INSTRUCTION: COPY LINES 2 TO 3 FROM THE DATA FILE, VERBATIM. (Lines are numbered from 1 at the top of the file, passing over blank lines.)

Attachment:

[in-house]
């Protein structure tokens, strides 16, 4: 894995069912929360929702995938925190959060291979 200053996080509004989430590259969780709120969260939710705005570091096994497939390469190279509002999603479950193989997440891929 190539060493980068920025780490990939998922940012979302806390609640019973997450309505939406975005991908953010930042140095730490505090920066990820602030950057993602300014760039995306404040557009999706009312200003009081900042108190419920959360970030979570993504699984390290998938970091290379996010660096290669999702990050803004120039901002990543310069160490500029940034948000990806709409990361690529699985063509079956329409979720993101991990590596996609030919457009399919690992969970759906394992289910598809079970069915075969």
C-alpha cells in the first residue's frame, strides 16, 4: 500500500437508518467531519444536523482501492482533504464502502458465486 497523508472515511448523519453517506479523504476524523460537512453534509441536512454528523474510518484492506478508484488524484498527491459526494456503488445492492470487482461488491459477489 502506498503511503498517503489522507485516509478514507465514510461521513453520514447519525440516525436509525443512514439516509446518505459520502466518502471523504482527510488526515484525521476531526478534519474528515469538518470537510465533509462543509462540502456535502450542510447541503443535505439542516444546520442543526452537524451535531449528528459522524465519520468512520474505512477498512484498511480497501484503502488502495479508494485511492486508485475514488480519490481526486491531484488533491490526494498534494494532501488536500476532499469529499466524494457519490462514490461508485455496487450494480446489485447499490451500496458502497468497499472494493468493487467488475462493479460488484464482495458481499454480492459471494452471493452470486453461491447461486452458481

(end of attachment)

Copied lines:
């Protein structure tokens, strides 16, 4: 894995069912929360929702995938925190959060291979 200053996080509004989430590259969780709120969260939710705005570091096994497939390469190279509002999603479950193989997440891929 190539060493980068920025780490990939998922940012979302806390609640019973997450309505939406975005991908953010930042140095730490505090920066990820602030950057993602300014760039995306404040557009999706009312200003009081900042108190419920959360970030979570993504699984390290998938970091290379996010660096290669999702990050803004120039901002990543310069160490500029940034948000990806709409990361690529699985063509079956329409979720993101991990590596996609030919457009399919690992969970759906394992289910598809079970069915075969």
C-alpha cells in the first residue's frame, strides 16, 4: 500500500437508518467531519444536523482501492482533504464502502458465486 497523508472515511448523519453517506479523504476524523460537512453534509441536512454528523474510518484492506478508484488524484498527491459526494456503488445492492470487482461488491459477489 502506498503511503498517503489522507485516509478514507465514510461521513453520514447519525440516525436509525443512514439516509446518505459520502466518502471523504482527510488526515484525521476531526478534519474528515469538518470537510465533509462543509462540502456535502450542510447541503443535505439542516444546520442543526452537524451535531449528528459522524465519520468512520474505512477498512484498511480497501484503502488502495479508494485511492486508485475514488480519490481526486491531484488533491490526494498534494494532501488536500476532499469529499466524494457519490462514490461508485455496487450494480446489485447499490451500496458502497468497499472494493468493487467488475462493479460488484464482495458481499454480492459471494452471493452470486453461491447461486452458481